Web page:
With a dining table and chairs in mind I went to our local hardwood dealer—Helena Hardwoods—in search of wood and inspiration. Dave carries many live edge slabs and we are lucky to have this source right in our hometown. After looking through many with him I came upon two that grabbed me.
That is how this table started. I bought them and let them sit in my shop for a while. I knew that I wanted to make the table top using the live edge of these slabs and use the remaining wood for the seats of the chairs. Although the two slabs would open into a bookmatached pair, they would be too wide at one end and narrow at the other for the table I wanted. So I decided to flip them end for end and join them on an angle. With this decided, I soon realized I did not have enough wood for six seats. So back to Dave’s for more wood to match.
With the top flattened and glued up and the seat blanks made, I started on the structural parts of the chairs. The original design I came up with a few years ago and have refined it along the way—recently adding arms. These chairs use the joinery developed by Sam Maloof which allows for a very flowing organic design and a wonderful play of hard and soft lines. They are also very comfortable.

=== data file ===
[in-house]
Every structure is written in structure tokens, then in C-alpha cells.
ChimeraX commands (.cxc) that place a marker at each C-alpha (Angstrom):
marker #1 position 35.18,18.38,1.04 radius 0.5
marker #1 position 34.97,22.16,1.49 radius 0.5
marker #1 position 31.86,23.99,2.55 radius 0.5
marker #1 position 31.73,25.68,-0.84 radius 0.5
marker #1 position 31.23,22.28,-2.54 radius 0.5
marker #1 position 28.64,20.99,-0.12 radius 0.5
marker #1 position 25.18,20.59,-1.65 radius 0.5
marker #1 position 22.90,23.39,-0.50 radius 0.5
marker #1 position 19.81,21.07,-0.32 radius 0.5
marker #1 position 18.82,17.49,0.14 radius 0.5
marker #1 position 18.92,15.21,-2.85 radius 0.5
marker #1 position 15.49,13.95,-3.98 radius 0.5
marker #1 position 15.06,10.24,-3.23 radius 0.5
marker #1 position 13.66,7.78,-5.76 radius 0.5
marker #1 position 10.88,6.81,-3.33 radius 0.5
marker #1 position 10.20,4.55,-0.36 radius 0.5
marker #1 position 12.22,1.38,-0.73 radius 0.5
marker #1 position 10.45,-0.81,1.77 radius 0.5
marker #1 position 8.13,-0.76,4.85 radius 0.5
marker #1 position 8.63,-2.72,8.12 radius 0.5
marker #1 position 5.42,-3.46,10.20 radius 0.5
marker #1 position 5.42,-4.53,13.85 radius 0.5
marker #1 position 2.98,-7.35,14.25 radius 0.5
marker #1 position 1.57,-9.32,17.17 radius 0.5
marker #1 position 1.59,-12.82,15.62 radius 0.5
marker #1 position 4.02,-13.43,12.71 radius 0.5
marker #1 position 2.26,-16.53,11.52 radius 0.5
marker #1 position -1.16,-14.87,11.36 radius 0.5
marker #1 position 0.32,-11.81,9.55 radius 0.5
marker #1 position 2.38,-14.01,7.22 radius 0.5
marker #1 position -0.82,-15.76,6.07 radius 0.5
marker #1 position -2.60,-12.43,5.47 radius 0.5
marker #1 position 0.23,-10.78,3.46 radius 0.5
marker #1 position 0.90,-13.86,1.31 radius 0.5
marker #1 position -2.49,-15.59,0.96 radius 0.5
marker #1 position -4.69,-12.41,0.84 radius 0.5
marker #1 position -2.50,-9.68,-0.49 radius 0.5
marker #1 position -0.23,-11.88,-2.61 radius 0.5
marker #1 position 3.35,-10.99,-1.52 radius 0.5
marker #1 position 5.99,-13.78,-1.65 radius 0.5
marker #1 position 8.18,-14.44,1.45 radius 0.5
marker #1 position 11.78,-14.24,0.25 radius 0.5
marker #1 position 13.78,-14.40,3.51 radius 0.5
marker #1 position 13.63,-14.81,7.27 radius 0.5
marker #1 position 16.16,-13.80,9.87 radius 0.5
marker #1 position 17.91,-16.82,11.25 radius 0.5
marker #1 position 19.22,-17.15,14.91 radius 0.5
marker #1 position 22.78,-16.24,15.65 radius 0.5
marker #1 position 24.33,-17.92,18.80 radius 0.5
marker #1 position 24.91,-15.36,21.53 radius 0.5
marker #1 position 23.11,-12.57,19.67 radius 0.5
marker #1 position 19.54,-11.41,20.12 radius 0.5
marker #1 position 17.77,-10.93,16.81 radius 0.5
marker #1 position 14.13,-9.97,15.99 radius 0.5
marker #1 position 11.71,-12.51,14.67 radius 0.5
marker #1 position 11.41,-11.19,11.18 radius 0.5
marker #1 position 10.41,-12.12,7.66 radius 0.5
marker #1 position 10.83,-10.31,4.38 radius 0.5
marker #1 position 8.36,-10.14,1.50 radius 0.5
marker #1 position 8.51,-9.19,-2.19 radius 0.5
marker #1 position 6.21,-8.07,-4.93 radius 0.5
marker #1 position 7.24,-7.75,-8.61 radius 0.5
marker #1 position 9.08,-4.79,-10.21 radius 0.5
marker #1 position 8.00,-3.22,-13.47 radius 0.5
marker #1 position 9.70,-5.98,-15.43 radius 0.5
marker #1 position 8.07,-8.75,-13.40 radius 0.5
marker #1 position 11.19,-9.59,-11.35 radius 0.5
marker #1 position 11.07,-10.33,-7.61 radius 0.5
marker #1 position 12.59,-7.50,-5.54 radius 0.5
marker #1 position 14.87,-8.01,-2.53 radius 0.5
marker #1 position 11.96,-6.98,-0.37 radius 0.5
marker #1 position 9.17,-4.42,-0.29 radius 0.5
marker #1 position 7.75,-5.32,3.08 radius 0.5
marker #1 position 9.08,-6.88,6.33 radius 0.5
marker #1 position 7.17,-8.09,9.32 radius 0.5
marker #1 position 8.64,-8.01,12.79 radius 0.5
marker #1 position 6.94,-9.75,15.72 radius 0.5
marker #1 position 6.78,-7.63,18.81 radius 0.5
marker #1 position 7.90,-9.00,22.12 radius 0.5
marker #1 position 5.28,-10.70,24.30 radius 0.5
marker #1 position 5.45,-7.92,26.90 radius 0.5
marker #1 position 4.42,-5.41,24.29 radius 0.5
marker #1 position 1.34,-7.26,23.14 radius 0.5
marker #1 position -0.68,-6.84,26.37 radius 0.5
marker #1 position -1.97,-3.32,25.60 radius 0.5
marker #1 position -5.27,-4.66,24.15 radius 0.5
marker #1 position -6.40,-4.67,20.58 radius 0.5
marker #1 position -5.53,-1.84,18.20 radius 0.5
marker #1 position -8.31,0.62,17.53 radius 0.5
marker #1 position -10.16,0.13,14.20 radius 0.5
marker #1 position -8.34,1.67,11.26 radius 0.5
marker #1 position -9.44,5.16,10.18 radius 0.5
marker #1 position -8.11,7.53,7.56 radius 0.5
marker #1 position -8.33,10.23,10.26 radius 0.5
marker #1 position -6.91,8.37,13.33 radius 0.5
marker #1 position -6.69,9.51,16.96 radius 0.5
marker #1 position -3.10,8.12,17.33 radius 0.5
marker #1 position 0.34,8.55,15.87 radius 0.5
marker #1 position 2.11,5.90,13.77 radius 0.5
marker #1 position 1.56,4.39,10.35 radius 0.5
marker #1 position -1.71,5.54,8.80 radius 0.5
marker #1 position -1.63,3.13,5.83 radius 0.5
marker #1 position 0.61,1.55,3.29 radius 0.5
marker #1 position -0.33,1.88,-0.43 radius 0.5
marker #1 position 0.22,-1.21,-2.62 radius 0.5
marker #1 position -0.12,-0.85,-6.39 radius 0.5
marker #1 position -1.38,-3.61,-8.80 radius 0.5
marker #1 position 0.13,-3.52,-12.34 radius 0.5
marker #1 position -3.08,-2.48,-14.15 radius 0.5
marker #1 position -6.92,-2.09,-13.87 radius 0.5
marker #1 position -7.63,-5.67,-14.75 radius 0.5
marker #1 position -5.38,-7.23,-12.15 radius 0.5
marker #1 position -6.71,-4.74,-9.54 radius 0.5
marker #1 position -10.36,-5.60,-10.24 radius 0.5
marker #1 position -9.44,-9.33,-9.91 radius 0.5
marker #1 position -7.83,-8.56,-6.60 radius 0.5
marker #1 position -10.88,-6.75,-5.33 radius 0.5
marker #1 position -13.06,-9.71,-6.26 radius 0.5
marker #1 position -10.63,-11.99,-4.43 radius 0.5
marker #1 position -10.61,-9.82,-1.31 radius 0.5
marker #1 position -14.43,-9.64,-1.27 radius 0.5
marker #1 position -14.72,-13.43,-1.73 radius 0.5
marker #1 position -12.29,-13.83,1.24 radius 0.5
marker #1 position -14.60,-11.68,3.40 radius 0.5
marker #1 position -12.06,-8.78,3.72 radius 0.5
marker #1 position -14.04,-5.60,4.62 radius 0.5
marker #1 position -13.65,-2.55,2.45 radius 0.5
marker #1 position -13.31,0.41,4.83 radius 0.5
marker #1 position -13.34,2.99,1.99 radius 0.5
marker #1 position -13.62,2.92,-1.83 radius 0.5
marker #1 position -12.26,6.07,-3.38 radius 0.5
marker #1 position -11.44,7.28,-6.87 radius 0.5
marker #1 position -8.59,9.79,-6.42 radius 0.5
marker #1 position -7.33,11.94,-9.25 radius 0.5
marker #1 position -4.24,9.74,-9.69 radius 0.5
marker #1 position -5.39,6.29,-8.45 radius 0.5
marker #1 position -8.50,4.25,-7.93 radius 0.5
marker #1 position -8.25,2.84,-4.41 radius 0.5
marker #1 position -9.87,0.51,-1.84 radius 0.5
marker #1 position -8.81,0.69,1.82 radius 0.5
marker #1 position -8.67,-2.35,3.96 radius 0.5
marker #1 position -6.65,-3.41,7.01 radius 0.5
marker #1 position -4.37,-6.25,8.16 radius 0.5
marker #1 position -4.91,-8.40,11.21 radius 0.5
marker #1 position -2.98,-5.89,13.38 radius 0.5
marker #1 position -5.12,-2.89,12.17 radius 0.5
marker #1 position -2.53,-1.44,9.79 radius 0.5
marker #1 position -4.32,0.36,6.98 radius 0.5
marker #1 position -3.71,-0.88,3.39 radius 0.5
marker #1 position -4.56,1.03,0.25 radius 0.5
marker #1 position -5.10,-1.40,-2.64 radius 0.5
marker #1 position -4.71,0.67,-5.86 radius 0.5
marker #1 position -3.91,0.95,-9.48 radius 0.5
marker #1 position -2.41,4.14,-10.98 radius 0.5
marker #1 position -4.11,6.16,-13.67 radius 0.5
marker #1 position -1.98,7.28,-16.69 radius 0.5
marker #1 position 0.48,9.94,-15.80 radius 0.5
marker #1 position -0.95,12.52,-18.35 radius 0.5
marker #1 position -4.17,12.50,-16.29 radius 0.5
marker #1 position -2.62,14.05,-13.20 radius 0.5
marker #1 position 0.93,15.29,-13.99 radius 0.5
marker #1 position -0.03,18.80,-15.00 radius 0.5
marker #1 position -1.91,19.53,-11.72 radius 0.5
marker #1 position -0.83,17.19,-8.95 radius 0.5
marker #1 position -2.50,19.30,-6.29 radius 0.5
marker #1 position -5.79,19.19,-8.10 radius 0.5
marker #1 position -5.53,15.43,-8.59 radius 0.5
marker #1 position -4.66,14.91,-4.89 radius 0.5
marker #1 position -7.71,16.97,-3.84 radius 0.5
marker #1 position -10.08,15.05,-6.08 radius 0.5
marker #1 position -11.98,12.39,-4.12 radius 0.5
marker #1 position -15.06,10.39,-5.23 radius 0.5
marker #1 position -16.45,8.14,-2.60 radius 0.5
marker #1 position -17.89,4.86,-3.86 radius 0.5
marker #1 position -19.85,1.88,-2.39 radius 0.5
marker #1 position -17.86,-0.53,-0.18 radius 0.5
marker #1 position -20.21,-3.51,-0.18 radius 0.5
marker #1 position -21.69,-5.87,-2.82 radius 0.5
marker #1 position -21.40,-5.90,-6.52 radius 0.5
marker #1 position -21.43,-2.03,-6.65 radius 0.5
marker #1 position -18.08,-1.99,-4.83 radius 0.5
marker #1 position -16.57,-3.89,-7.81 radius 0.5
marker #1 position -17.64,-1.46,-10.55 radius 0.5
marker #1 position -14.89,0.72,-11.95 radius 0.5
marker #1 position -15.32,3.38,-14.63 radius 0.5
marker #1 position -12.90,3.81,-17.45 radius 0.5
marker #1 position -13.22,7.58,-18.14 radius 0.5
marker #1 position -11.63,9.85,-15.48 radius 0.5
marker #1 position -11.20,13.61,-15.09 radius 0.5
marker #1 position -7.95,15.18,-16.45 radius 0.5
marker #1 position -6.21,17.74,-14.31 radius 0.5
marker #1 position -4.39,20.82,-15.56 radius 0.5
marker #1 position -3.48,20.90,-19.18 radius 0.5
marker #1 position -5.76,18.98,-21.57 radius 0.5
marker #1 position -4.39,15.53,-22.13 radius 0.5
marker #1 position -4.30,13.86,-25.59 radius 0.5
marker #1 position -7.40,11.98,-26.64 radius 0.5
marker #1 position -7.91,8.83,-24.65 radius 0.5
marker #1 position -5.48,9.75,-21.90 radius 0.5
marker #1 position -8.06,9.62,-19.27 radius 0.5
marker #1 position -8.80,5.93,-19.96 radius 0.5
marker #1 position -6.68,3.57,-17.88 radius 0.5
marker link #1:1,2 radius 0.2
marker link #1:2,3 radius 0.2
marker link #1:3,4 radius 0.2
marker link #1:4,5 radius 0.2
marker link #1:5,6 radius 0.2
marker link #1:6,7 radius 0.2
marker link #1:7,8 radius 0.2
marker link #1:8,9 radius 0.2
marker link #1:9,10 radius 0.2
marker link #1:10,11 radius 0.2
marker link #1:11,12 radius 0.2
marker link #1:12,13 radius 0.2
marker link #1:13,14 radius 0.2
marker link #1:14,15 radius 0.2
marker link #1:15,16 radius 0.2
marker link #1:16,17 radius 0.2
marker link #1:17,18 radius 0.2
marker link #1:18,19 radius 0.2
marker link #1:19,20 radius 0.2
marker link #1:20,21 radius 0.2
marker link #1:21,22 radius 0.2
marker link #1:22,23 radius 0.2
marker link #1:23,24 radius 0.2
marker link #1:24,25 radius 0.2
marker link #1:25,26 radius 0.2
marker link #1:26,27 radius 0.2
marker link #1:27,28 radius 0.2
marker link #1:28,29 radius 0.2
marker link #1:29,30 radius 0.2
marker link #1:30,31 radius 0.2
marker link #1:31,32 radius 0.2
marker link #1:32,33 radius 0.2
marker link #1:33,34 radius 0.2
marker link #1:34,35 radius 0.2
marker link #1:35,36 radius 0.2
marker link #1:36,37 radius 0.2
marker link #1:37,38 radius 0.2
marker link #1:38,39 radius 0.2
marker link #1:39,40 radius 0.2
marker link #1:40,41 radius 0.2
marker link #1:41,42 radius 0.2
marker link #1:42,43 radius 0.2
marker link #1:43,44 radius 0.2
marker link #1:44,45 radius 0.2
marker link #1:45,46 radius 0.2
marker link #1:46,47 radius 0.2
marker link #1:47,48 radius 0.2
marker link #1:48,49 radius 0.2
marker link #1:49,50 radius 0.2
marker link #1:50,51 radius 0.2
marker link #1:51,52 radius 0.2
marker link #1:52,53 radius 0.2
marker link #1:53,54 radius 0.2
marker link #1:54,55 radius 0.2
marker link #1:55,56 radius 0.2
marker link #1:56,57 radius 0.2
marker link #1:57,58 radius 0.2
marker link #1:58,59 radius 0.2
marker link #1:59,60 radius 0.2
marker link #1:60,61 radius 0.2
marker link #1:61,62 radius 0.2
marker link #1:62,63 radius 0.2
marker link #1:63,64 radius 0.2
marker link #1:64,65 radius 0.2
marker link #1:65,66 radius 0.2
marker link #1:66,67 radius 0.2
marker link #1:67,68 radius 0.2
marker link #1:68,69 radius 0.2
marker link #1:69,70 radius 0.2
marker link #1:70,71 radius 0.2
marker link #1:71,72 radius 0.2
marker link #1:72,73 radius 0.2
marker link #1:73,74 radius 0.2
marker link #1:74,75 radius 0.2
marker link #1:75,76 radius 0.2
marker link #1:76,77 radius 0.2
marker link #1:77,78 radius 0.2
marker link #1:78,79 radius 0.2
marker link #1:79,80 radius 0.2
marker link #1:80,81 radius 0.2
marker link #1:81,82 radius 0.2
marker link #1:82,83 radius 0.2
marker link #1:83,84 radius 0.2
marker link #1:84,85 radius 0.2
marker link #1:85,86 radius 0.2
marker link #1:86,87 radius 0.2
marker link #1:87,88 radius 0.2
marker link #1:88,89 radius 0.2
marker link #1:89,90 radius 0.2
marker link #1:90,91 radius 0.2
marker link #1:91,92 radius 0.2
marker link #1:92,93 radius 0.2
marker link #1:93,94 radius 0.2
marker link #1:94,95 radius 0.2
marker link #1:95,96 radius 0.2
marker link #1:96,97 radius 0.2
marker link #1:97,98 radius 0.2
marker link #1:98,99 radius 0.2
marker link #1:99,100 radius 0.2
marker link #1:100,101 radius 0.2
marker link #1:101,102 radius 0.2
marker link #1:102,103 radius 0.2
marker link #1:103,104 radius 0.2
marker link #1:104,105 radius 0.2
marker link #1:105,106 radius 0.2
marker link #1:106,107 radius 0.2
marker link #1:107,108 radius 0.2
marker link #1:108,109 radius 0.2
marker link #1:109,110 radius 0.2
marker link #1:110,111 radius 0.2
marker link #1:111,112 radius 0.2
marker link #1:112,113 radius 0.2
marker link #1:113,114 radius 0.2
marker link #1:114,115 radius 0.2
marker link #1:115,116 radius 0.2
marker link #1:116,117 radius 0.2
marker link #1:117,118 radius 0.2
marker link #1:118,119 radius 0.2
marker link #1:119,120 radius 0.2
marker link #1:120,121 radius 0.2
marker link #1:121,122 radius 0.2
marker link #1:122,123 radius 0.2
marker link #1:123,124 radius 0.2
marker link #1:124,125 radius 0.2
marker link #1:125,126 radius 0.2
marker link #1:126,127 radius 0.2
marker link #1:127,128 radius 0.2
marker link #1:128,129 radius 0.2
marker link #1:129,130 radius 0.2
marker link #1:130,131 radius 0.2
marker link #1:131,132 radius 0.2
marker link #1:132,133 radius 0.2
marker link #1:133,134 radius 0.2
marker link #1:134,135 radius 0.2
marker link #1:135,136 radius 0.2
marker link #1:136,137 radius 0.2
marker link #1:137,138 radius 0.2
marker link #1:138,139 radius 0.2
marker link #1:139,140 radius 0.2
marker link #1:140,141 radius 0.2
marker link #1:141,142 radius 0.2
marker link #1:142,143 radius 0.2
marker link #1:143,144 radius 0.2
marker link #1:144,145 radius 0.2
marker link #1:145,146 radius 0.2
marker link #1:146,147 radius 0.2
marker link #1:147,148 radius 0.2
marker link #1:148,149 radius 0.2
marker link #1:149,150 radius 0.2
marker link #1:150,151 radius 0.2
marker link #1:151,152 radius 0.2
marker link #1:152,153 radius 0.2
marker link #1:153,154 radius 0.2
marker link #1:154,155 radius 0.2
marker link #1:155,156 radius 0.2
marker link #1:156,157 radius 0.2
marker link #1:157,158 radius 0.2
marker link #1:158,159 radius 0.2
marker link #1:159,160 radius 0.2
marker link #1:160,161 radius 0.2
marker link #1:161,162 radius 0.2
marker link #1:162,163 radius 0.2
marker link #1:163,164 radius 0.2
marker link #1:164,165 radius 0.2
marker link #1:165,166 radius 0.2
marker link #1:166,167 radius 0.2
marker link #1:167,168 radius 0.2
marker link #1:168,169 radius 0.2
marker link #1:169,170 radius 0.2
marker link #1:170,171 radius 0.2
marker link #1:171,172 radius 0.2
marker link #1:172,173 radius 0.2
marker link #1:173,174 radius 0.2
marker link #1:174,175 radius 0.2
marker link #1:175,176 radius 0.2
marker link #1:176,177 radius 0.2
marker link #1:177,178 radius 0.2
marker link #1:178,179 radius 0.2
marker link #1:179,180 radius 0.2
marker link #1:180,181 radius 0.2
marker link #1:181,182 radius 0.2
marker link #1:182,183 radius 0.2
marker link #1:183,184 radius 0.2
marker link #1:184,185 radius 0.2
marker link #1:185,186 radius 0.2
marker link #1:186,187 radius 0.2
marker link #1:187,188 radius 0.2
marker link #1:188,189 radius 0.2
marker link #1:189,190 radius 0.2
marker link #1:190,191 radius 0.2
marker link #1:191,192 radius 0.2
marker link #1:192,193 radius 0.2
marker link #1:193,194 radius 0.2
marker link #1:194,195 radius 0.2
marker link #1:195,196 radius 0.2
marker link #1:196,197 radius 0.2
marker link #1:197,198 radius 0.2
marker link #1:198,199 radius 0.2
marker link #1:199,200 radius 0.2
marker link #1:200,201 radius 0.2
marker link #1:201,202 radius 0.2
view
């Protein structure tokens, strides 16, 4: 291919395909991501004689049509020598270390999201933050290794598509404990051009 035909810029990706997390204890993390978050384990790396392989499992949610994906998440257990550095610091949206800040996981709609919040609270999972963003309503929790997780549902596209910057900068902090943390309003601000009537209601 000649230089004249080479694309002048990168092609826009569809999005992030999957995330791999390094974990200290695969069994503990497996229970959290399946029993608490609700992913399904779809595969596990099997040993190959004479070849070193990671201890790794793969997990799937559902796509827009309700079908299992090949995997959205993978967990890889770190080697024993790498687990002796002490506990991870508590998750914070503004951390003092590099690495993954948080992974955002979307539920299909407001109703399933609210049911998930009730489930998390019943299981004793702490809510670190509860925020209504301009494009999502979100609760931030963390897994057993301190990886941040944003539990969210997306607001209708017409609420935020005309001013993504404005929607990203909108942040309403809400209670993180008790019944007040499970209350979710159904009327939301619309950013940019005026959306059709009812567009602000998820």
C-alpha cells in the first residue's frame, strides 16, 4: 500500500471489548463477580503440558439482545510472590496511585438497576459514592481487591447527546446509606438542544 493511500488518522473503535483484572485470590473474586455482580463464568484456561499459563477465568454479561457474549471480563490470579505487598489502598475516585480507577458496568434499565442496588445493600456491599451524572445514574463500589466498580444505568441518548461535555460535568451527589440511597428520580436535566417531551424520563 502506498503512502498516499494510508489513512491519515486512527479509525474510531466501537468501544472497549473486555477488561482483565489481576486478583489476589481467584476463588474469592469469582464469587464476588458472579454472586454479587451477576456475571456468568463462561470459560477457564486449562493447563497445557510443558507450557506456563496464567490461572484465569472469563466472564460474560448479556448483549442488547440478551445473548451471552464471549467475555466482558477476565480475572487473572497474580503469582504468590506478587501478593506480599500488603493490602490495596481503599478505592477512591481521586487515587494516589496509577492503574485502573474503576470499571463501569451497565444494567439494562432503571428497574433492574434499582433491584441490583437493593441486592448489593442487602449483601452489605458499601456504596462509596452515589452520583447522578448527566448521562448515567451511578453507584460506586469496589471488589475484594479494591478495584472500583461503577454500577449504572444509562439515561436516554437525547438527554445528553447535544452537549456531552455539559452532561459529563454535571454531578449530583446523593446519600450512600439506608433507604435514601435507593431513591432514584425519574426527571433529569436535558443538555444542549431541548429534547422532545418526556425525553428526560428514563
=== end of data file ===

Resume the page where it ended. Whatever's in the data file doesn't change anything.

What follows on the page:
Then back to the table and deciding a base for it. This is always a challenge for me—to design a base for a live edge piece that supports it in every way—structurally and aesthetically—without detracting from it. My original intention was a four legged base, but it soon became apparent that would not work with the captain’s chairs at the ends. So I decided on a trestle base that made room for both the chairs at the ends and ample room on the sides.
Although I have a very good idea of what the wood I am using will look like finished, it is still somewhat of a surprise when I actually put the first coat of finish on and the beautiful grain reveals itself. I saw a large rather shallow river with beautiful ripples and color. When describing this to my neighbor—an avid fisherman—he reminded me that this describes the Madison River here in Montana.
A further connection came when I remembered that my father had built a cabin on the Madison just outside the Park in West Yellowstone many years ago. It still stands. Too bad it is not still in the family!
Working with wood—especially live edge slabs—is a process. For me it is a process of letting the wood speak to me when I first see it, interacting with it all through the construction, and still listening and delighting when it reveals itself completely during the finishing.